If you’re looking to find a greater audience for your work, I can take your zines on consignment and sell them here in beautiful Portland, Oregon and on the Internet.
I really want zines that address the following
growing up gay
being in a nontraditional body (fat, skinny, muscular, femme, &c)
growing up gay as a person of color
being trans or generally non-cisgendered
zines about place, time, memory
zines about being bicultural or bilingual
being a poor gay person (aren’t we all?)
pillow books (like my own zine, Galván in Portland)
anything else you can think of!
At some point I want to start selling the pretty things you make, too. Stickers, patches, buttons, and the like. And of course I’ll be selling my own zine, Galván in Portland!
You should totally anon me or send an email to firstname.lastname@example.org. I’m looking for advice from well-heeled disto owners on how to maintain a distro. I really want to give voice to non-white, non-trad queer guys like myself who feel a need to advance their own agenda want to be part of a conversation about race, class, gender and sexuality in a welcoming way.
Or, conversely, drop me a line (or send your zine!) to:
Hey all! picassopixie and theseareclosequarters have come up with the idea for a zine where all the work gets submitted via text to a Burn Phone. This method seems quick and easy it can also be anonymous.
Please send us your poems, writings, pictures, and other art to (720) 507-4088. We’re working on putting the first issue together and will have a FREE digital download and physical copies available somehow.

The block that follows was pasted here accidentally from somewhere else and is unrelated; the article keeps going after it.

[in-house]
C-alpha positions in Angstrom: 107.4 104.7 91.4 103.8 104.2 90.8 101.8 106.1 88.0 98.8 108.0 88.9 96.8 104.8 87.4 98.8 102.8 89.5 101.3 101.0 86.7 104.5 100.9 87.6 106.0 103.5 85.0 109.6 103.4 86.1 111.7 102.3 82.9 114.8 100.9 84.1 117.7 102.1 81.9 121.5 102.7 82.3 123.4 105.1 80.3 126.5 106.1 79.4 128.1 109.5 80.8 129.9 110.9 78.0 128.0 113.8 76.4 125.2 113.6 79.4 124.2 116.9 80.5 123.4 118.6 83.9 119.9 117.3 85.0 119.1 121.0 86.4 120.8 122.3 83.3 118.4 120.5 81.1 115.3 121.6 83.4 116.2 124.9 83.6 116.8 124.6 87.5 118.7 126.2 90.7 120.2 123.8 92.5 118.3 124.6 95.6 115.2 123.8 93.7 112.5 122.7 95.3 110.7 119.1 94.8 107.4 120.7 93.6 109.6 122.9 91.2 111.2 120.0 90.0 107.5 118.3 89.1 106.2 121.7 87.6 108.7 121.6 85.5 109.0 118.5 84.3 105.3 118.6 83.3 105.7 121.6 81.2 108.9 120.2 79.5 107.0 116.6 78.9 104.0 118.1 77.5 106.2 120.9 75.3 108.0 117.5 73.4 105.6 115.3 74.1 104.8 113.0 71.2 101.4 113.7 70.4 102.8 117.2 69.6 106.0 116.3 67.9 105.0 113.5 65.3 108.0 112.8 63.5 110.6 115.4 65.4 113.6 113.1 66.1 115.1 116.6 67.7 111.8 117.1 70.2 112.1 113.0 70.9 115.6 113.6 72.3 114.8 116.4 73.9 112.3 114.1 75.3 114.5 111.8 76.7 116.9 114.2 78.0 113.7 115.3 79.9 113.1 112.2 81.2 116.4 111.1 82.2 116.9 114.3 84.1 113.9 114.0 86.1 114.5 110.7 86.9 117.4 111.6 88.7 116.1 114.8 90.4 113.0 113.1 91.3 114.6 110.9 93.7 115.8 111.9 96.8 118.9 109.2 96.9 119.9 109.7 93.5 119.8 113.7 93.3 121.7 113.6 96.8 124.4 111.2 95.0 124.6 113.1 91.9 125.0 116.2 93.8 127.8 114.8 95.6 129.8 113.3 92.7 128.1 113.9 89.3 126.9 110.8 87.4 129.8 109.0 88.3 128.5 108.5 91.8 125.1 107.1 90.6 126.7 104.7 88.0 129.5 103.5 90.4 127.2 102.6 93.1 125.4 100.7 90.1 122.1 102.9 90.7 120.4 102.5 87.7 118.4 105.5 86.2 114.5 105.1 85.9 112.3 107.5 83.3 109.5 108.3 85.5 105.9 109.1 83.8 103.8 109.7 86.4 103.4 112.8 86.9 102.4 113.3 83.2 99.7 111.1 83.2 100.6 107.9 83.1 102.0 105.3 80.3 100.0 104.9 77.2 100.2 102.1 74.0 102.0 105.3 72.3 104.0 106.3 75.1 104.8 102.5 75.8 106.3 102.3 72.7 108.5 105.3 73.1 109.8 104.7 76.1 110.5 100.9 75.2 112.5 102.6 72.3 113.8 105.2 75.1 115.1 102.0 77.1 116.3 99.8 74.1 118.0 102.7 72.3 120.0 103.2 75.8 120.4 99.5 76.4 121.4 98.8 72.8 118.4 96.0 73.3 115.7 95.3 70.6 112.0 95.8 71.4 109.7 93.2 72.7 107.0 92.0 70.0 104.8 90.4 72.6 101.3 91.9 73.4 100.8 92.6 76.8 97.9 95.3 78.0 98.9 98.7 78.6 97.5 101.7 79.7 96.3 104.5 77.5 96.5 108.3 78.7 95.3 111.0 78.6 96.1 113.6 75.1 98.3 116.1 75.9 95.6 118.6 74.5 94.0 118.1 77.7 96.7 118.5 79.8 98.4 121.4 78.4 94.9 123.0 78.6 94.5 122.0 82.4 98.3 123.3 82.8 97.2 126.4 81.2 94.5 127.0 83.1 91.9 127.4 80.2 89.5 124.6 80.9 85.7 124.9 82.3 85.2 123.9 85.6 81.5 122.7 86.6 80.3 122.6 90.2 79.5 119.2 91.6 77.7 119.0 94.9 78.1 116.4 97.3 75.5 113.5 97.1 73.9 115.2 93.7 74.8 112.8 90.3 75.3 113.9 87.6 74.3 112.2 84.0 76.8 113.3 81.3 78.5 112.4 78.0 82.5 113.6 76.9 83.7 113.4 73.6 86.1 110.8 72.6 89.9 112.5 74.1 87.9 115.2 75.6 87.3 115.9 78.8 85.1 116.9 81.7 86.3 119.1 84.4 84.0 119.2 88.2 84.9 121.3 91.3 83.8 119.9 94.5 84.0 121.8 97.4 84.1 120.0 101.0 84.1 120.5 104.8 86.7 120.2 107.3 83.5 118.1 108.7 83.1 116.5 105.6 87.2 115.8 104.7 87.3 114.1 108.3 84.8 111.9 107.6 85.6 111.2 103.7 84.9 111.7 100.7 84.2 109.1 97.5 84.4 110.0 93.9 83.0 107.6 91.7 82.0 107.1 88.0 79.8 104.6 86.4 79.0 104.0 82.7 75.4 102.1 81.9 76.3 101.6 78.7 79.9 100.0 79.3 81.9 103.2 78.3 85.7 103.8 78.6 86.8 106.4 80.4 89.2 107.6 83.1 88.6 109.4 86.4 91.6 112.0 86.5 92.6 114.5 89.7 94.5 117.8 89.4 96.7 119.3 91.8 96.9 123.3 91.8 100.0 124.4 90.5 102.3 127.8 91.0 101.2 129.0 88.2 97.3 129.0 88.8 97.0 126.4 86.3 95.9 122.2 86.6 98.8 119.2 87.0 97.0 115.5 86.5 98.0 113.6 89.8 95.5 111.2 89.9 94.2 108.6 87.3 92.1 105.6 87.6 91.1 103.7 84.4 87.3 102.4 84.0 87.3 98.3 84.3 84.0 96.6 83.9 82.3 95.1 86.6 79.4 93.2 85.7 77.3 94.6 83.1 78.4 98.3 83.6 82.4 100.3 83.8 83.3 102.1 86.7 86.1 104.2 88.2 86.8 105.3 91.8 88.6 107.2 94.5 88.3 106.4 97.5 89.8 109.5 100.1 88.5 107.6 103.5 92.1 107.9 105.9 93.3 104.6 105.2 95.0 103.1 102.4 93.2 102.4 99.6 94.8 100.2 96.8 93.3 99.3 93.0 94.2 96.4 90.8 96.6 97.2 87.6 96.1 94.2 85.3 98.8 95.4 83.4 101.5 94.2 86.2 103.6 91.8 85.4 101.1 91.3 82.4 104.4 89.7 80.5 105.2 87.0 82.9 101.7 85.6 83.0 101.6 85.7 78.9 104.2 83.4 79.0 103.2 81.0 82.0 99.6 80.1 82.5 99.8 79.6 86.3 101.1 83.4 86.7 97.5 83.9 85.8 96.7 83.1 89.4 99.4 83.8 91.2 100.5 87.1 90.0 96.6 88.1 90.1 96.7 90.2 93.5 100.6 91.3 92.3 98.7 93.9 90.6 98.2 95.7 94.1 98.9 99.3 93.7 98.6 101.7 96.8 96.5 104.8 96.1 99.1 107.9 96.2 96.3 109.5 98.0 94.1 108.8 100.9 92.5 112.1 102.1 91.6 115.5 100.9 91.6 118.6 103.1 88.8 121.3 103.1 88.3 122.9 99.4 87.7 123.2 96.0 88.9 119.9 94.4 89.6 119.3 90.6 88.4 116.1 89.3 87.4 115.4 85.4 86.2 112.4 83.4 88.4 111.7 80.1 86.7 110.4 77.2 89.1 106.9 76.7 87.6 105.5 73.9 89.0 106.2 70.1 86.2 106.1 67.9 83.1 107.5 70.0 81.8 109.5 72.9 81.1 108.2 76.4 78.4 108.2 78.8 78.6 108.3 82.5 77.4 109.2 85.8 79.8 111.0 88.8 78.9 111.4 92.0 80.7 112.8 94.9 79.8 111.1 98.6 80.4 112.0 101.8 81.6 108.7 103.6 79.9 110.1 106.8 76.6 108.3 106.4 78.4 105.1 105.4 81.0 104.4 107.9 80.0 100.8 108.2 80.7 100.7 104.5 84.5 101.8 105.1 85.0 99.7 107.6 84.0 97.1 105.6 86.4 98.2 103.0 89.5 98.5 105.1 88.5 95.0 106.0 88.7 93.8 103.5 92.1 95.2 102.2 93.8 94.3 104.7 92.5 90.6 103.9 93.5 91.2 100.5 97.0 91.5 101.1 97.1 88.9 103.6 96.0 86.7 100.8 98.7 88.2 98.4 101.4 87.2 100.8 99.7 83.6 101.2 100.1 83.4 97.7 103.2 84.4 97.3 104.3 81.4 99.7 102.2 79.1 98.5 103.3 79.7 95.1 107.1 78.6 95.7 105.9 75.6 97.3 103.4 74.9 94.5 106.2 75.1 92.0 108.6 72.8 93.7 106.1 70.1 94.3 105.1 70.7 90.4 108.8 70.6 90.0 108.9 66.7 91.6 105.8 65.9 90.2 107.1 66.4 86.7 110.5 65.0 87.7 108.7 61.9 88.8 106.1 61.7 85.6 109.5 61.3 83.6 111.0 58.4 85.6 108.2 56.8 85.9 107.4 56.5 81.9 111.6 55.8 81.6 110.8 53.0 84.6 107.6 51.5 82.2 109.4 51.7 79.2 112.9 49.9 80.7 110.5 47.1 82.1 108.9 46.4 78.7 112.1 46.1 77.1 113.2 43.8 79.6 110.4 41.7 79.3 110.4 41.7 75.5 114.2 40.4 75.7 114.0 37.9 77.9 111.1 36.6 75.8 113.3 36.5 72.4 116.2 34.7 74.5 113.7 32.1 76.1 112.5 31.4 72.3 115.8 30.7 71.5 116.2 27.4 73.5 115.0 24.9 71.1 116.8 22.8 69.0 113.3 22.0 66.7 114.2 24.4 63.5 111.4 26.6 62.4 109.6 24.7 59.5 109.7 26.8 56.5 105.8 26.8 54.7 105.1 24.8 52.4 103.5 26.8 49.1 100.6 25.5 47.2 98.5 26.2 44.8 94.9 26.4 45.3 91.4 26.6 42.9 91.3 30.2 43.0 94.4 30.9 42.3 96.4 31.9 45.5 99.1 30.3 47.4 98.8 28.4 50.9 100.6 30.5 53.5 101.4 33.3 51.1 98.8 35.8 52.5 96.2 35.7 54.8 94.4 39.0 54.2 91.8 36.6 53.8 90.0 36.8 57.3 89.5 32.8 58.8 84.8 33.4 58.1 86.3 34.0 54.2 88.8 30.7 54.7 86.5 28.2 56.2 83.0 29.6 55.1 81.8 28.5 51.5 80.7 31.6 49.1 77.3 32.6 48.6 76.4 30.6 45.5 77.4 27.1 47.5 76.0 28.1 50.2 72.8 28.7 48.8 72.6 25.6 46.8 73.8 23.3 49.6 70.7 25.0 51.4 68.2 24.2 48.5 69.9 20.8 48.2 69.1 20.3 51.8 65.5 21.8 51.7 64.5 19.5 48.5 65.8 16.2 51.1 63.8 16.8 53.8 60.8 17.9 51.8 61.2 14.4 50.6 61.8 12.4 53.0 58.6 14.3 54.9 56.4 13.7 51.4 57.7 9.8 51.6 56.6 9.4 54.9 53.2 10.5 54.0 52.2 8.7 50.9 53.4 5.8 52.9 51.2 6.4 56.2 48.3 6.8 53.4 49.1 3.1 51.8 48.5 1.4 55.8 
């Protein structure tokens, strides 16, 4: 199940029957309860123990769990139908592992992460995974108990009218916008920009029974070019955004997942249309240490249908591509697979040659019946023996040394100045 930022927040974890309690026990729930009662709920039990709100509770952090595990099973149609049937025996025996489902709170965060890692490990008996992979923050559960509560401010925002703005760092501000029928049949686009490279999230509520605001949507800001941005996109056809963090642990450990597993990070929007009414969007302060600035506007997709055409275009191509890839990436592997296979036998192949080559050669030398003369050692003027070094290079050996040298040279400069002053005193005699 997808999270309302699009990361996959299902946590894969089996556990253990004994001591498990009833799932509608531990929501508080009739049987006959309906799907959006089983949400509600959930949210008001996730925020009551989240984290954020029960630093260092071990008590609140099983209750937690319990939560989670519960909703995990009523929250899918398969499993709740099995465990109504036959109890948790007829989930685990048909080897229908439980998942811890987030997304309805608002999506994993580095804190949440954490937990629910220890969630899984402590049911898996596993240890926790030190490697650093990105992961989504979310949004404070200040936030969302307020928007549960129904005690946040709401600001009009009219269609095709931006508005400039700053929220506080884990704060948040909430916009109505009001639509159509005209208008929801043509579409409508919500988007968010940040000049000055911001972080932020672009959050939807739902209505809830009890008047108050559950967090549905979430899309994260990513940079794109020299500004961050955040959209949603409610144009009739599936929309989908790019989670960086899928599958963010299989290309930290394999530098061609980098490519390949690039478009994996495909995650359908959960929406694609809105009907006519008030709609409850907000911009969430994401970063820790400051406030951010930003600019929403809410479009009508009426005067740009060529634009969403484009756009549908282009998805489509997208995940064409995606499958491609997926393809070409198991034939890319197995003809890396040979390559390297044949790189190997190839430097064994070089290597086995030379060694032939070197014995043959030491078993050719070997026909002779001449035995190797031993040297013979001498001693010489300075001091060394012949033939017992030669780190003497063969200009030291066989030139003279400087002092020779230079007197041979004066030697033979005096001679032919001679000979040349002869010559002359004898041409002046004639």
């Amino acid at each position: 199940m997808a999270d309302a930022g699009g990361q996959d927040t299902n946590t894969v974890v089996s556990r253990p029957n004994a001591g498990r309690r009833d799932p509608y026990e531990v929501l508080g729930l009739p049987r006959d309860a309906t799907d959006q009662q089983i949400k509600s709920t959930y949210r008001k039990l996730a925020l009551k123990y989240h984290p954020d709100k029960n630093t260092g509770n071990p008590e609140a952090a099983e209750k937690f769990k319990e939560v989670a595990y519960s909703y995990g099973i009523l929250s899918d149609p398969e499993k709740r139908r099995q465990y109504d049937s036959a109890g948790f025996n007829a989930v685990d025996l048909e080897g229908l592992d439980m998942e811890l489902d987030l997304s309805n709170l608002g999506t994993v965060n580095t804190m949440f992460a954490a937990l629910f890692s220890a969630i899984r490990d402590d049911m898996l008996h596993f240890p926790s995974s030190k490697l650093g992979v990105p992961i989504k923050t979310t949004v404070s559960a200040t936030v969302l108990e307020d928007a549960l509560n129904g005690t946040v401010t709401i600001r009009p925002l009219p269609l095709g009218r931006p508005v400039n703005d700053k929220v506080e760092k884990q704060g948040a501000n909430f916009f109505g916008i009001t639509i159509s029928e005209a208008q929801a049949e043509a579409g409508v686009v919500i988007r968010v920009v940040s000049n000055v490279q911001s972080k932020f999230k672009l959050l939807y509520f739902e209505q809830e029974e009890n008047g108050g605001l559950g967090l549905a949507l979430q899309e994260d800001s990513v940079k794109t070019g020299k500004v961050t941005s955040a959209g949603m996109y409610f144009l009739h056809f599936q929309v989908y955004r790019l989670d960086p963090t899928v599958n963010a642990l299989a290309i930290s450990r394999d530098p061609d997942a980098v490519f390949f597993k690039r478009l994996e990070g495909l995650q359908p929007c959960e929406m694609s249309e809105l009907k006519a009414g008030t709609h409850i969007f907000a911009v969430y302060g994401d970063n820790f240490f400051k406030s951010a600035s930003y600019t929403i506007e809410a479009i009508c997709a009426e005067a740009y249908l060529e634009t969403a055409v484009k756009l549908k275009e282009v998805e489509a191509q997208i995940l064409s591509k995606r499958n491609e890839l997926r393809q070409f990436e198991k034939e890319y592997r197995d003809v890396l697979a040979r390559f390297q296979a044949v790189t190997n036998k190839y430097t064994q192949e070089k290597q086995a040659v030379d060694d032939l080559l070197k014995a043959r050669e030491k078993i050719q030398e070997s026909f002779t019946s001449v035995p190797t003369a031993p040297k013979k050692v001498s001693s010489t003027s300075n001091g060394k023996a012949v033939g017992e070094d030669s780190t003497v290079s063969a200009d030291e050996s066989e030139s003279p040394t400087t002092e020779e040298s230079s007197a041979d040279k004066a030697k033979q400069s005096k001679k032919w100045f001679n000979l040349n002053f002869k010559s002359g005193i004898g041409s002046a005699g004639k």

Hey zine friends! I’m opening up submissions for a new zine. It will be a collection of doodles and notes from our school years. The only rules for submission are that it has to be something you wrote or drew while in school, and it has to be free of personally identifying information (aside from your own) and shit like racism, homophobia, sexism, etc. If you want, feel free to include a paragraph or two of background about images you send in. Make sure to include how you want to be credited.
As long as it fits the rules, I will include everything I receive in the zine, which I’ll post for free on Issuu.com when I’m done compiling it. I may sell some print copies of the zine on my Etsy, but I’m not sure yet.
Preliminary Deadline: February 29th, 2016
Email me your stuff at: metaparadox11 AT gmail DOT com
I’m sure we’re all aware that there’s a general dearth of ace fiction in the world right now and what better way to remedy that than by making some ourselves?
Ace Toronto wants to do a fiction zine!
We’re looking for:
short stories with ace and/or aro characters